Syria-- Go big or do nothing

Kenneth  Pollack:
The complexities of the Syria conflict touch on American interests in myriad ways—ways that don’t necessarily line up neatly with one course of action or another. There are multiple goals, and multiple strategies that could be employed to achieve those goals, and as a result, there are good arguments to be made both for intervention and against. The only thing that makes no sense, unfortunately, is the path that President Obama appears determined to pursue.

Because Washington is not willing to match its rhetoric about wanting to see Assad gone with actions, it instead looks for marginal—even rhetorical—ways to appear as if it is doing something. But that is the worst thing the United States could do. It leads to half measures piled on top of half measures, committing us deeper and deeper without coming any closer to reaching any meaningful goal. This is exactly how the United States ended up backing into Vietnam.The administration constantly stresses the arguments against intervention. Yet at the same time, Obama has also demanded that Assad must go, laid down a red line against the use of chemical weapons, and greenlighted the provision of small arms and small unit training to the opposition. Such actions are not consistent with one another or with any strategically sensible approach. Instead, they appear to be the product of a White House that is trying to have it both ways.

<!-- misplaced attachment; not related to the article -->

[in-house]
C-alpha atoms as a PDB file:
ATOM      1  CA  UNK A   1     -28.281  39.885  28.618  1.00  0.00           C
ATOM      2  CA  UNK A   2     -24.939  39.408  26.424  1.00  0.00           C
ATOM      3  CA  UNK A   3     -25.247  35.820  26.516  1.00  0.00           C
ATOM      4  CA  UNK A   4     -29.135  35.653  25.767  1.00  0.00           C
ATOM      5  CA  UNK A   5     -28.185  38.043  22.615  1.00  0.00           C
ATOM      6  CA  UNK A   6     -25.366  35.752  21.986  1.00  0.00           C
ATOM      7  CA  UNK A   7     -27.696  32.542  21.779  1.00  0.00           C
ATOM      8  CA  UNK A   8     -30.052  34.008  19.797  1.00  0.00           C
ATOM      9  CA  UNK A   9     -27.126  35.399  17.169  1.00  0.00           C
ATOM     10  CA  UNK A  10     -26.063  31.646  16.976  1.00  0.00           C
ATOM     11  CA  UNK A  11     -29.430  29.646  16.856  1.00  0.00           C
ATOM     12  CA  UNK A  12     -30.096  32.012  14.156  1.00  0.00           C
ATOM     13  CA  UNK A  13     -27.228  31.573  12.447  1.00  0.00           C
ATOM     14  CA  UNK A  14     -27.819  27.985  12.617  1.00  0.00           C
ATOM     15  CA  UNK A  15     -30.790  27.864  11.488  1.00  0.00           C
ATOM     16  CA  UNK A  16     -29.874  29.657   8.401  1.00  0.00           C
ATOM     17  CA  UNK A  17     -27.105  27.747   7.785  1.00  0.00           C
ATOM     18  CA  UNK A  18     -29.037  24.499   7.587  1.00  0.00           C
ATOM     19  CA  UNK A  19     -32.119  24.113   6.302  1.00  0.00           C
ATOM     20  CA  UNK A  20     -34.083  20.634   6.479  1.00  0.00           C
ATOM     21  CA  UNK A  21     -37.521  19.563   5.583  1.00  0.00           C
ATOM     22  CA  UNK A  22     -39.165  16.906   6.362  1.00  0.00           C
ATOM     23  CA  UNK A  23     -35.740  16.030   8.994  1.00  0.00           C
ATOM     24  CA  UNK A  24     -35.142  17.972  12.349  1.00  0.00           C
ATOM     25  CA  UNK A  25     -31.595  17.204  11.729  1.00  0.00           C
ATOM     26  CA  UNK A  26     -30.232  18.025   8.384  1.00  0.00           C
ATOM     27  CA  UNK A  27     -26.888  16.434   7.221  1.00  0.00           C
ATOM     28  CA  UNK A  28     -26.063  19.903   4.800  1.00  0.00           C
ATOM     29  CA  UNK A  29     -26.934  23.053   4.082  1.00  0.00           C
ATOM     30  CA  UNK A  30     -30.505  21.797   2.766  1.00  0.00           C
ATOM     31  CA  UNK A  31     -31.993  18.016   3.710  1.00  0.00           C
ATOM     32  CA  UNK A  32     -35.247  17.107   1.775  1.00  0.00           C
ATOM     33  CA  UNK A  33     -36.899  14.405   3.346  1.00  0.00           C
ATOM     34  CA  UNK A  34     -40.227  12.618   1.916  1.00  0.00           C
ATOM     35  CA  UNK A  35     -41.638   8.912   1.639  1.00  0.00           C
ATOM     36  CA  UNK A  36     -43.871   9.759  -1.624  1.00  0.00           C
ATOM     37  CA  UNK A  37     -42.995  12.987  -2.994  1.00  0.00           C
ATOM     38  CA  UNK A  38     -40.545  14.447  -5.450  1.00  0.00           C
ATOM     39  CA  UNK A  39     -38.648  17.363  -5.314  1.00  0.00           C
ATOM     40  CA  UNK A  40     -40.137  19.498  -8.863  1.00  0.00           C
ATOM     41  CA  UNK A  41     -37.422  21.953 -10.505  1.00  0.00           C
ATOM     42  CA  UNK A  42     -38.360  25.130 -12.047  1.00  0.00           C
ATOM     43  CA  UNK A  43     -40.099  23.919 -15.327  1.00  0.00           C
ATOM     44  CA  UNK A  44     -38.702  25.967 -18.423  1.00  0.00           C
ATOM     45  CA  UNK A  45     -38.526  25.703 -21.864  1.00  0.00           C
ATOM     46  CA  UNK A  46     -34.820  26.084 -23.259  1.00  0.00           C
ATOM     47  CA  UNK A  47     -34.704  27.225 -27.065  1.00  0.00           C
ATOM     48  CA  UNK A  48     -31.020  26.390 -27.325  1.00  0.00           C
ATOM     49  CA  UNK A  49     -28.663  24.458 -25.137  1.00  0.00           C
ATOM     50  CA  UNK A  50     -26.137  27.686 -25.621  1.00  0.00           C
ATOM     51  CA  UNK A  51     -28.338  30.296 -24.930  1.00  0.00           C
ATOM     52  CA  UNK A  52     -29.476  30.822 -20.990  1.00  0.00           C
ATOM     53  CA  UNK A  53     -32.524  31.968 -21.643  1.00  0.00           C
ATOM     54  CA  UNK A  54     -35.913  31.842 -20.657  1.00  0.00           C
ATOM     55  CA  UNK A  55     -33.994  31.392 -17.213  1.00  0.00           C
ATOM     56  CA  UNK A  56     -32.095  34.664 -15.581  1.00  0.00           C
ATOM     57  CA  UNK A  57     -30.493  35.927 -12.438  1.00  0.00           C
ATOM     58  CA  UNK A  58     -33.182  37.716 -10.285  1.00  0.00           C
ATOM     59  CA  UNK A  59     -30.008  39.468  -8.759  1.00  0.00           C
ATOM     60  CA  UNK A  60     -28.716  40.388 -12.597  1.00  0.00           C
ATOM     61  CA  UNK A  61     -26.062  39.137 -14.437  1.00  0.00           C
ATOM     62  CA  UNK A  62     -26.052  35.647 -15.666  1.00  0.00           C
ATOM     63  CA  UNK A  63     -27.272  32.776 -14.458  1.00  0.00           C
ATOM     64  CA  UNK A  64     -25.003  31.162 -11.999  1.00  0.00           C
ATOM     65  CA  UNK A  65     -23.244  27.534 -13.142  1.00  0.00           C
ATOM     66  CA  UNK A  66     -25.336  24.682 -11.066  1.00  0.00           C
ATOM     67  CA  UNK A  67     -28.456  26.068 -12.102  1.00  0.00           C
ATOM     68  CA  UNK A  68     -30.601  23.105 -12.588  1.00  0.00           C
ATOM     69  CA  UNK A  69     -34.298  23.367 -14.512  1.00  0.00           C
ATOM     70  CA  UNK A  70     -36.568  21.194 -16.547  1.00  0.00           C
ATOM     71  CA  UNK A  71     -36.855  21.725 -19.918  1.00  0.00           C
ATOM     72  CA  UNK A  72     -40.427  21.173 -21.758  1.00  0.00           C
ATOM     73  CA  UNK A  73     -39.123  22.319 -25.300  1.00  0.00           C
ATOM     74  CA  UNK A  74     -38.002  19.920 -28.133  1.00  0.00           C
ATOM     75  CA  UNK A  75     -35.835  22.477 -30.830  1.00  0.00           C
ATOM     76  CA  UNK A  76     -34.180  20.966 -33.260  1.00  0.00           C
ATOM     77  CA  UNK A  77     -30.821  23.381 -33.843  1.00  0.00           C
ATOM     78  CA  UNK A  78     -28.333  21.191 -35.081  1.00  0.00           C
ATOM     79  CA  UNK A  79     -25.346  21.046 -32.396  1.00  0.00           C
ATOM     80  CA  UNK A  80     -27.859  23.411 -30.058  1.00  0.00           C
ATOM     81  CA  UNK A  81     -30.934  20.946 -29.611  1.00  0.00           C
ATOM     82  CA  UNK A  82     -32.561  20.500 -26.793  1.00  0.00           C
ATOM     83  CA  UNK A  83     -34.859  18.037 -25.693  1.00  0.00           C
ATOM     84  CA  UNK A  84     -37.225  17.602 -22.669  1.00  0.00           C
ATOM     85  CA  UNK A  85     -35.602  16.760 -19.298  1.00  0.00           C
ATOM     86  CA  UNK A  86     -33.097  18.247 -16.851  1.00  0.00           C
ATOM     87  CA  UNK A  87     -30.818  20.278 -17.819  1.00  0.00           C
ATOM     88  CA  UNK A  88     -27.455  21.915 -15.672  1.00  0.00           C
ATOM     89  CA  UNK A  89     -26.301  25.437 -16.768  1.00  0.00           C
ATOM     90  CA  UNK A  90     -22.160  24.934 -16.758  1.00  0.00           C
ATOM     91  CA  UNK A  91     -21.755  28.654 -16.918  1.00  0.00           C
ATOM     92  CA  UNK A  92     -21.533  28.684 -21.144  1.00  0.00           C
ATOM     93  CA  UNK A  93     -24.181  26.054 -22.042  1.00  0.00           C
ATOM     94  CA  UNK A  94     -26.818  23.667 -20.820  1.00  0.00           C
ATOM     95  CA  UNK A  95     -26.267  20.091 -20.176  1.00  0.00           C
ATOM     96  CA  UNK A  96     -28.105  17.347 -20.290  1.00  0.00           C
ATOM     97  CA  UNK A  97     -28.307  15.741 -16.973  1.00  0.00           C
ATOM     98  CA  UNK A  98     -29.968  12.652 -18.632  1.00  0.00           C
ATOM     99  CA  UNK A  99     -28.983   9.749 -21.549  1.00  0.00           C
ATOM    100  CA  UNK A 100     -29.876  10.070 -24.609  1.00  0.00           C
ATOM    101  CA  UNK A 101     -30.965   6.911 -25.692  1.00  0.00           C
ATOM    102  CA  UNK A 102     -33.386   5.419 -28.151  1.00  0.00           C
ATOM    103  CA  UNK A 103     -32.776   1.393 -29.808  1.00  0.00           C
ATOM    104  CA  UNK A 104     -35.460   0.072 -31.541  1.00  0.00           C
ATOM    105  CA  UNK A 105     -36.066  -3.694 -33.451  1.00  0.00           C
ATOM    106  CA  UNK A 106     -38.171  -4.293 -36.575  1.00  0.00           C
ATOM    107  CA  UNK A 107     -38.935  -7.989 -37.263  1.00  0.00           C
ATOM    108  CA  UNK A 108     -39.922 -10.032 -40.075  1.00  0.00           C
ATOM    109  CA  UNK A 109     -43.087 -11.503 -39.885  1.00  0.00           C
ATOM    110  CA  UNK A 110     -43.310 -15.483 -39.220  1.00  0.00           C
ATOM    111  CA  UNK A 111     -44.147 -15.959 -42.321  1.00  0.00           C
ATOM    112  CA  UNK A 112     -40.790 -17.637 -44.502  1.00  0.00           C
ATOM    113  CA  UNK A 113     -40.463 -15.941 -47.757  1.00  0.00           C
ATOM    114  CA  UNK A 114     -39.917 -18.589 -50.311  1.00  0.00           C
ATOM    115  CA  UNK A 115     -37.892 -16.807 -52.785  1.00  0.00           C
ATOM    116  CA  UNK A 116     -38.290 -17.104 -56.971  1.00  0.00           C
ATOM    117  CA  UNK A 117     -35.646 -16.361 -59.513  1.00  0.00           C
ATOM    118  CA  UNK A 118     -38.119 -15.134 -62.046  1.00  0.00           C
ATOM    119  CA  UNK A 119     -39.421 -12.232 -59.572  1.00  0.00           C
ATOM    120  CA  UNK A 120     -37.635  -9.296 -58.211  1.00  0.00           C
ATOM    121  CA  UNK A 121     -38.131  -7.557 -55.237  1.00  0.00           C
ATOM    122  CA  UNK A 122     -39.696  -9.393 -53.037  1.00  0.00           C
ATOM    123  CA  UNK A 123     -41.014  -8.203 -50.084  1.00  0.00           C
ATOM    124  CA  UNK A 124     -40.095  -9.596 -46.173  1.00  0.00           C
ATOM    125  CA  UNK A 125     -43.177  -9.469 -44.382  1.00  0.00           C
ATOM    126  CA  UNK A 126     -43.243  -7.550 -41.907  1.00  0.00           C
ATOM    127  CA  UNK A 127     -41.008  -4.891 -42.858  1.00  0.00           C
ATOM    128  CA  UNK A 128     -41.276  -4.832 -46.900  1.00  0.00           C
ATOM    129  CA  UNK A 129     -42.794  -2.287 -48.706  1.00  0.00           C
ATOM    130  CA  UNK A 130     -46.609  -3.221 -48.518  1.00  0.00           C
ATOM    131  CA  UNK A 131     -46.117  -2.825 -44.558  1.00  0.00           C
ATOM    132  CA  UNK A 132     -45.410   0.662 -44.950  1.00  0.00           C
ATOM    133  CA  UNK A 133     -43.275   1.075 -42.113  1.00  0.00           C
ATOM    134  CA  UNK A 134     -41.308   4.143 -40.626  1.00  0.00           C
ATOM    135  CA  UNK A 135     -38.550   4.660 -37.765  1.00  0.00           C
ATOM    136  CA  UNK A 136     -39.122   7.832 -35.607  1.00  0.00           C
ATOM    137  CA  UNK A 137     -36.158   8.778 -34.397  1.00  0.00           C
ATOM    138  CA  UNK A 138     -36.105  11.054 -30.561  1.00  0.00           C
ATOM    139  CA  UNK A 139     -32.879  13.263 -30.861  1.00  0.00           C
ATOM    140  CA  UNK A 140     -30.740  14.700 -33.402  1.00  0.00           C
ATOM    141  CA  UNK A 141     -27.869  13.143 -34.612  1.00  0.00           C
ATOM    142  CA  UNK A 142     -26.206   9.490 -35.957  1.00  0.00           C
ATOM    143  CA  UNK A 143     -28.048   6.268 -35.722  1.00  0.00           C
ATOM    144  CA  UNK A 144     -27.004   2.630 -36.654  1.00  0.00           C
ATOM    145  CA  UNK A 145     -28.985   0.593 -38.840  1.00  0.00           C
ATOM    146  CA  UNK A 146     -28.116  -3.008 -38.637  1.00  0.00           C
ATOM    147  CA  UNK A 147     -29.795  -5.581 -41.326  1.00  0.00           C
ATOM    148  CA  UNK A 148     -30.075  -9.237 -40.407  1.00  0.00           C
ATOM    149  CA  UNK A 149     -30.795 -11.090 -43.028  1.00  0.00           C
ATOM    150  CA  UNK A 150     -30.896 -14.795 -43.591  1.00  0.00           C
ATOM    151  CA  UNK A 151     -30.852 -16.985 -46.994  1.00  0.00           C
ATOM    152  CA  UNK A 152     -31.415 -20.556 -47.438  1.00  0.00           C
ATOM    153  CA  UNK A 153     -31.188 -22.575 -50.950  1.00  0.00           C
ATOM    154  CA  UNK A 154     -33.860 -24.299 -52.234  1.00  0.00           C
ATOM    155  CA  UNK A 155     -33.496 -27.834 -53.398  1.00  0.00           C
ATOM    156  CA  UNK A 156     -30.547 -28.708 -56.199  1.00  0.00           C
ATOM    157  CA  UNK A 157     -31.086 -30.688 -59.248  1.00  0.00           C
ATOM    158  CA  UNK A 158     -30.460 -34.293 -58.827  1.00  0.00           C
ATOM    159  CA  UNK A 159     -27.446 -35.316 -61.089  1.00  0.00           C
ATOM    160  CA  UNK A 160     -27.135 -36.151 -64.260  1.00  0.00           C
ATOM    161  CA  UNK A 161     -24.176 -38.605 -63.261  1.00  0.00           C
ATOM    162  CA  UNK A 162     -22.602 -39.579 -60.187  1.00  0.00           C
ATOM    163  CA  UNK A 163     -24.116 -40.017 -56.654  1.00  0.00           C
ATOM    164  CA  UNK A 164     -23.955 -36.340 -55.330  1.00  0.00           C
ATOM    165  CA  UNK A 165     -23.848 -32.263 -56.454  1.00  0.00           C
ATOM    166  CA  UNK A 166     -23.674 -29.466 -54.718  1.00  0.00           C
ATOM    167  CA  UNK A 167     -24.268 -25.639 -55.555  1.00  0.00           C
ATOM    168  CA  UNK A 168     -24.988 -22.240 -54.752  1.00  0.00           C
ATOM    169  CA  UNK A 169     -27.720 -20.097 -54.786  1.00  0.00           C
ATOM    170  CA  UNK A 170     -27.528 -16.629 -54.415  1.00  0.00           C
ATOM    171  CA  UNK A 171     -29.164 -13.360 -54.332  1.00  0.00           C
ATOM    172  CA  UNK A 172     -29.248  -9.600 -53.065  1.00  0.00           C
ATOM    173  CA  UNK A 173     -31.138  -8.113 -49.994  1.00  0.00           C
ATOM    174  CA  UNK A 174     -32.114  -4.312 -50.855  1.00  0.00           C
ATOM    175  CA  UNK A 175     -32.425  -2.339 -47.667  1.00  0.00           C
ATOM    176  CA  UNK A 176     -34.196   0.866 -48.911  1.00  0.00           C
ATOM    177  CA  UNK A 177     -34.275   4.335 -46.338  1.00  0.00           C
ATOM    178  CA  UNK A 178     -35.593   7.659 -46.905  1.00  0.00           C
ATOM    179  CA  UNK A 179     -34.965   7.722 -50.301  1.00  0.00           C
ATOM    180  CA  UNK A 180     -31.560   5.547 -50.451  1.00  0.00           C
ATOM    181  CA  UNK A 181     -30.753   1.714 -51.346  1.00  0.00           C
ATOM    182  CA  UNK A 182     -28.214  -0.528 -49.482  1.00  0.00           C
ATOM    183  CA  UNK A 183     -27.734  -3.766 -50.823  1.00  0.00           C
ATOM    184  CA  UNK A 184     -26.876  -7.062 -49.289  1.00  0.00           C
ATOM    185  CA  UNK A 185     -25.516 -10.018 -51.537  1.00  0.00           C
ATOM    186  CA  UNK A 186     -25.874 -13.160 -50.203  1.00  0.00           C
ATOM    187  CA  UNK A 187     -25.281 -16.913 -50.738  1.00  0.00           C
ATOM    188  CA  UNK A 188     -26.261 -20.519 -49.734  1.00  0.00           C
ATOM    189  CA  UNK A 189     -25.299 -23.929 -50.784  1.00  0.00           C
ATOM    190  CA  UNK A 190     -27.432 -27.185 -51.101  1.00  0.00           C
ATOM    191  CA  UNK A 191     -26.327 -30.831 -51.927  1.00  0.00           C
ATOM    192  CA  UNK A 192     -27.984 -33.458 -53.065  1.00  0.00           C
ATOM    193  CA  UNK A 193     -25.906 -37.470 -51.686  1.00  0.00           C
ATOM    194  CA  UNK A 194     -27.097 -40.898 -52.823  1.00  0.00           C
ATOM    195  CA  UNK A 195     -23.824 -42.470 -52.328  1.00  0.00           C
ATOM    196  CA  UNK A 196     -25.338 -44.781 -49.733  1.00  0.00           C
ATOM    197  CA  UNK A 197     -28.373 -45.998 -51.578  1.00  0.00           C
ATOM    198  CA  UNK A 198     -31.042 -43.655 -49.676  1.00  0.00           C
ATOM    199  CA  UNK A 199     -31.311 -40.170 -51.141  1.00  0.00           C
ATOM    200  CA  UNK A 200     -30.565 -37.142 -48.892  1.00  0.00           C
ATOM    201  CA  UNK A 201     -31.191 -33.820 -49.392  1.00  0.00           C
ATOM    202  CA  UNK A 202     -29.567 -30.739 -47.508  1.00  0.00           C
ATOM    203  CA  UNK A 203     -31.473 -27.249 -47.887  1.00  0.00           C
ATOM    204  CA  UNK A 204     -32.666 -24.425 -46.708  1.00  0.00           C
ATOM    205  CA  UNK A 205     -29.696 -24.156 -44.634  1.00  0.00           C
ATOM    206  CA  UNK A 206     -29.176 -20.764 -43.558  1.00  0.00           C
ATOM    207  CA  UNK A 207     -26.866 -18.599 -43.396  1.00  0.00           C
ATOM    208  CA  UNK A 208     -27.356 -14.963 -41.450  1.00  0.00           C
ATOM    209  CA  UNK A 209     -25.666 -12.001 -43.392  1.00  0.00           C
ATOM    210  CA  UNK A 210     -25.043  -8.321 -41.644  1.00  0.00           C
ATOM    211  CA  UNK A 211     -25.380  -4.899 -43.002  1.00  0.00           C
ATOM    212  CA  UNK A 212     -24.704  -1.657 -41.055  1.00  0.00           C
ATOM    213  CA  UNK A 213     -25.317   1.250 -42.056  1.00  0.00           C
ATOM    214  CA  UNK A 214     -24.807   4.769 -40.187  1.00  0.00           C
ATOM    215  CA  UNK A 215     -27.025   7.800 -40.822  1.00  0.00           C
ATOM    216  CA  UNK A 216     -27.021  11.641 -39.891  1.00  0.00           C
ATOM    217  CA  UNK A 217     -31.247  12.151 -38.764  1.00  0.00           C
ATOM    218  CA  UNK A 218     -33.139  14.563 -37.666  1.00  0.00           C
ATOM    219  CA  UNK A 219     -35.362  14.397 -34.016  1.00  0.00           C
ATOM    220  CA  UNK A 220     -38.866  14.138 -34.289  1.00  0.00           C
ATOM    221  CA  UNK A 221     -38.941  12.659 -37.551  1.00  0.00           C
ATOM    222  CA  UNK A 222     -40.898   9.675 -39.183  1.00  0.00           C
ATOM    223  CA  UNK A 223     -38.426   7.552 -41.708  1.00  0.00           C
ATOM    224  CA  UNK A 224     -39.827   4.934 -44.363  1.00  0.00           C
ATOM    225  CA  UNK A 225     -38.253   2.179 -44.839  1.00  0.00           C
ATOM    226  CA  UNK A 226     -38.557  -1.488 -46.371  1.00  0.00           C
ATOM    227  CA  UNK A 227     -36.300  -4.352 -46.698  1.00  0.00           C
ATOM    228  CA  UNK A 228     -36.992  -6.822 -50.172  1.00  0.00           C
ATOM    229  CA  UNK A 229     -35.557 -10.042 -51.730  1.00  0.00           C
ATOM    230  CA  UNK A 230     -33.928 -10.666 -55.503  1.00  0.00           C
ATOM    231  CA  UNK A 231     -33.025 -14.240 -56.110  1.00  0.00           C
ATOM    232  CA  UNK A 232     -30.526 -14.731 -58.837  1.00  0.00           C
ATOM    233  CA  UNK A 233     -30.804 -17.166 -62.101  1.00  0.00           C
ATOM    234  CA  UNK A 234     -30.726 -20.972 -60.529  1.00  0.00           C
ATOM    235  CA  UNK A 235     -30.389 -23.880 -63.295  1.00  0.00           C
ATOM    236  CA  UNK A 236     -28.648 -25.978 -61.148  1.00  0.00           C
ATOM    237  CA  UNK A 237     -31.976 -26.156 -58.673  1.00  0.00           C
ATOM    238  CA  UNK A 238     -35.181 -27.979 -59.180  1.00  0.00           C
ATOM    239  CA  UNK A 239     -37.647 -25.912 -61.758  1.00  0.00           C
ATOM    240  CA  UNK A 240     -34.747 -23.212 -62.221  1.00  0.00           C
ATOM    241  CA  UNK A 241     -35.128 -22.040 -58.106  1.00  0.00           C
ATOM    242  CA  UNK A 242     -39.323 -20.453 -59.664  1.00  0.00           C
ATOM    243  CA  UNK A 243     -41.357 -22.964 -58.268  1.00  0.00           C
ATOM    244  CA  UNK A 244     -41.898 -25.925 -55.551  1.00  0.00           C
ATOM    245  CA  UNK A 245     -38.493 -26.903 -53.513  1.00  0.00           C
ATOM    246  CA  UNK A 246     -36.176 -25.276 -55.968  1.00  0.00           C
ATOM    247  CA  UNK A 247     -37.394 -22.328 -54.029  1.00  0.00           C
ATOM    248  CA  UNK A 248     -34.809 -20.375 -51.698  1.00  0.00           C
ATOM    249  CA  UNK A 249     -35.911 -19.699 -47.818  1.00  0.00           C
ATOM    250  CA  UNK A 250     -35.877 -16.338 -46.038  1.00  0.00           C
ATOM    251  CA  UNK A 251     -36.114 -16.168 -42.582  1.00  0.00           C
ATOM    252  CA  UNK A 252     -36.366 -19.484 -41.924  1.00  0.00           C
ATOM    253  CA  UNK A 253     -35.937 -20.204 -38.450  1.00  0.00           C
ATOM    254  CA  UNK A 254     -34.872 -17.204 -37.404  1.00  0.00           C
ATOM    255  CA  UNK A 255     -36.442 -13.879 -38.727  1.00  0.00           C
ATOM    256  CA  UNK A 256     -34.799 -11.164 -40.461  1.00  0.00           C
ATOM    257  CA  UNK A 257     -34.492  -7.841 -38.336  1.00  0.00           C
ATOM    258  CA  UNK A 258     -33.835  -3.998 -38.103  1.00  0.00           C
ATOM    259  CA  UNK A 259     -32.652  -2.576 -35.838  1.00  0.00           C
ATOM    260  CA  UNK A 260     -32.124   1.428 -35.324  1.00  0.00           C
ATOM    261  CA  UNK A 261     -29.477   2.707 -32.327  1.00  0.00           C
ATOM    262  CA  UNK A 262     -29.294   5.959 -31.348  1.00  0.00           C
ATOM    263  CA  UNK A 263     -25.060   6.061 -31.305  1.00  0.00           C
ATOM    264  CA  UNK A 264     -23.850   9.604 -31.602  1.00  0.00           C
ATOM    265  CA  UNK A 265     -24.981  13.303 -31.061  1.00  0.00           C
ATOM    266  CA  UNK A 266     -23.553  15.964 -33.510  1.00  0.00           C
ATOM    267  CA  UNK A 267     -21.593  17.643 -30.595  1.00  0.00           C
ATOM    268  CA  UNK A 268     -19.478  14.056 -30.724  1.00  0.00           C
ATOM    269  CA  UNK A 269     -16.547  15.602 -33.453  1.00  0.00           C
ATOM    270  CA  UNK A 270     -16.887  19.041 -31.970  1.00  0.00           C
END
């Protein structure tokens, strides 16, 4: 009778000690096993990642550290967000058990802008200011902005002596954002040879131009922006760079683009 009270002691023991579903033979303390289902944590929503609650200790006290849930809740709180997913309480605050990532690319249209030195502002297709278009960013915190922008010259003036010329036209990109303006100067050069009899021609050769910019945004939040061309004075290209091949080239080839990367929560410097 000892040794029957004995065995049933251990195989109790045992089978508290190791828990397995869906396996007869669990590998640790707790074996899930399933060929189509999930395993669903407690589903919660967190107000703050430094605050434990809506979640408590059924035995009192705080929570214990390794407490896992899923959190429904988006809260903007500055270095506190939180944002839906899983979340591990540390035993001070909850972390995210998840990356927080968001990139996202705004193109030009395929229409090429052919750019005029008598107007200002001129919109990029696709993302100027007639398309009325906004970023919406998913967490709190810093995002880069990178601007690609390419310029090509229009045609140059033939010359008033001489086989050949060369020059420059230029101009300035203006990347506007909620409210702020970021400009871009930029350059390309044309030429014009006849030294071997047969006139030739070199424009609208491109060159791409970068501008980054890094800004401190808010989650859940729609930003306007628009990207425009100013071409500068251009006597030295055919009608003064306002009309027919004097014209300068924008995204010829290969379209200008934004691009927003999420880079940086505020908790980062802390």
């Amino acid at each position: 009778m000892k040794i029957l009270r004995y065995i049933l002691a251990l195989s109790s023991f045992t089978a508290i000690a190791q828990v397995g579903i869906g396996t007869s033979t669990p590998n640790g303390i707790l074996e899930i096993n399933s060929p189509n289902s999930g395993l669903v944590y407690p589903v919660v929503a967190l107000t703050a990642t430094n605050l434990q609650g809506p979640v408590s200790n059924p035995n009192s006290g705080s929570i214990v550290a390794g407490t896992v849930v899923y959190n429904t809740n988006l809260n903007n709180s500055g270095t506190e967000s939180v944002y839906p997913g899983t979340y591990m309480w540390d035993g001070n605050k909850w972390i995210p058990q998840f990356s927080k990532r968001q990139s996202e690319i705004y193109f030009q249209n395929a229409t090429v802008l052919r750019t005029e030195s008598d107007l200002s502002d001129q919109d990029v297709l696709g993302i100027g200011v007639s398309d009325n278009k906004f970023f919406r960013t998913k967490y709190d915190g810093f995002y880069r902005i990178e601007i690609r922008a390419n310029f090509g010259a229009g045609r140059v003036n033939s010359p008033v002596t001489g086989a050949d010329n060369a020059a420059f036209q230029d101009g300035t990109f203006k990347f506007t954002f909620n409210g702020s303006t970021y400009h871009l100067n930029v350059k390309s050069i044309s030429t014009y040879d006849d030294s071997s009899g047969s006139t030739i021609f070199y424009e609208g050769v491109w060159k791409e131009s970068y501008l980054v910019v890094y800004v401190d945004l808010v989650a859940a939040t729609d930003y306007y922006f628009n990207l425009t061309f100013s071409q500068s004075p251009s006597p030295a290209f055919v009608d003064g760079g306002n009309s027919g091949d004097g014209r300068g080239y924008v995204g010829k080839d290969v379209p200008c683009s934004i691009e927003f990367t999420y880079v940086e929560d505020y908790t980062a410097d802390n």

Put simply, the administration must choose one of two overall strategies: do nothing or pursue an intervention far more decisive than limited strikes.
There is much more.

It appears that Obama is taking the course that does not even add up to half measures.  Punitive strikes are rarely effective and they usually result in counter attacks because they do not affect the ability of the regime to respond.  There is nothing really strategic about the proposals floated so far by the administration beyond "making them just robust enough not to be mocked."


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